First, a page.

The Essex link might also have a part to play.
|Photo: Kana Waiwaiku|
Luke: Yes almost definitely, getting all the support for the label as well as us as a band is just brilliant. John Kennedy and Huw Stephens too and we also have all the journalists. They are almost like families to us, knowing that they respect us and what we do is just really great. It feels good when someone shows they believe in you and there is a kindness. You get a lot of positive energy from people like that.
Asylums have an are part of a strong team. Having an outstanding manager like Danny Watson means everything. There is an incredible amount of trust and a strong working relationship in place.
Luke: When I say the term manager it is just loosely, Danny is like an overarching parent, friend etc. and there must be lots of times when he probably has to take a hard look at things in order to make them work. Not only does he have five kids but there must be times when he is thinking ‘Can I keep doing this?’, it is not going to make him a millionaire.
Danny Watson is more than well-established in the music industry, with experience in underground music culture. As a former record label manager he also did marketing at Rough Trade and was involved with early KLF releases while he worked with Dexy’s Midnight Runners and following that he found himself in music business management.
Luke: Most artists tend to conceive their art in a free-dimensional sense, visually and musically and whole intrinsic element of it seems to have ideas for it and being involved in the label you can see the full thing. Danny Watson is our manager and is also an absolute friend and beyond friend,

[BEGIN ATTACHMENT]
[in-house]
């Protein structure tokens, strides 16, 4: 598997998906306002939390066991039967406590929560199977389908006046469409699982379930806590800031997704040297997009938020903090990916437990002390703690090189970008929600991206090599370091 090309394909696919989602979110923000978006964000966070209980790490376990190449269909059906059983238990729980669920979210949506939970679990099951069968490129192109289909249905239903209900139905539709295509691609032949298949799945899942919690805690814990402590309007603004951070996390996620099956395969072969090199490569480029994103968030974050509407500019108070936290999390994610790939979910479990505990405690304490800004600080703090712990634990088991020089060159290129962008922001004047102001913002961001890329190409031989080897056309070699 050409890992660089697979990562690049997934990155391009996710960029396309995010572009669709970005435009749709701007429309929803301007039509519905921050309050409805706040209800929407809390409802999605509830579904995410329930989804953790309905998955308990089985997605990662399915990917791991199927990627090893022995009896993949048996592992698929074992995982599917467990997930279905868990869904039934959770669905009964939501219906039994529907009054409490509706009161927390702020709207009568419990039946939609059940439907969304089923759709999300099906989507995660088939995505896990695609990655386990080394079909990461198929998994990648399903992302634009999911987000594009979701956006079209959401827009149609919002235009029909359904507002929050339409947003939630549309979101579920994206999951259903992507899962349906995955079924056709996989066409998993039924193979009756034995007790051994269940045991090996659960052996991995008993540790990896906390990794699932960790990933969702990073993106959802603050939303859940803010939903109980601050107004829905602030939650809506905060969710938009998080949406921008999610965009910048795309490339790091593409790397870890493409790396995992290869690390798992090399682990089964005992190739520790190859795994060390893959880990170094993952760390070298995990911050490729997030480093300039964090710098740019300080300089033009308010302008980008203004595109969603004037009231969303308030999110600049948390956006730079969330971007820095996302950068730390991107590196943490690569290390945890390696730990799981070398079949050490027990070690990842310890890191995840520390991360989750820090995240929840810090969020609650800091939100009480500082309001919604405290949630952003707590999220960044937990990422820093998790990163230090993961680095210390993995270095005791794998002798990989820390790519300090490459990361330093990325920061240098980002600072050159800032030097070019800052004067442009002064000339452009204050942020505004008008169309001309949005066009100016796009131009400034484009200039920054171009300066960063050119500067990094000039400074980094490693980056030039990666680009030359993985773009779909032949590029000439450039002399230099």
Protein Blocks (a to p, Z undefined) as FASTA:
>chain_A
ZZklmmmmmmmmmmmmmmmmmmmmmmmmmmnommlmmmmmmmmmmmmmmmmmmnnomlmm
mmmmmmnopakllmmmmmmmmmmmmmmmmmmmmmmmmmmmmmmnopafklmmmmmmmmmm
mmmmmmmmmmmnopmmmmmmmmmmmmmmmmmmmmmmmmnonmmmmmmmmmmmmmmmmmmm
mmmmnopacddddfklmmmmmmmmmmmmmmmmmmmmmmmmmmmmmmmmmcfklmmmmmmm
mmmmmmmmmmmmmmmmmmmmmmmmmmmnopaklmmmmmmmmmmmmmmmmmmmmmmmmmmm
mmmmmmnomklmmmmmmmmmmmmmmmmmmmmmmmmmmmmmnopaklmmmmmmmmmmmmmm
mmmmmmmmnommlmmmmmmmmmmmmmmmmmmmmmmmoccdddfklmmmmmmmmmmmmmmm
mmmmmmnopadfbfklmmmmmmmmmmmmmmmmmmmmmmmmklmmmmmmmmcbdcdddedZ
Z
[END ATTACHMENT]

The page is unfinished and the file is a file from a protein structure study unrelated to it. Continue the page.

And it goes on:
I knew him long before.
There is no doubt that being surrounded by great people and feeling close to the labels that inspired you is an effective driver to producing and releasing some very good music.
Luke: The ‘psychology’ of pop music is interesting. We listen to loads of really uncool records, the likes of Cher and Tina Turner and KLF . We don’t always listen to it to get into it, we listen to it to it to check it out.
Luke: You are what you eat to an extent. We do not want to be a dull copy of something else and the real art exists in the crossover between opposing influences when like something happens which is like a third energy based on two separate energies which you might even be opposing.
The future is definitely looking really bright for Asylums, there is a lot of talk about them in music and there is curiosity and interest. They have their own entirely unique sound, listening to lots of different kinds of music probably helped them develop their sound. As a band they also have an incredible energy and chemistry when they play, record and perform live.
Alien Human Emotions is out on 06/07/18 on Cool Thing Records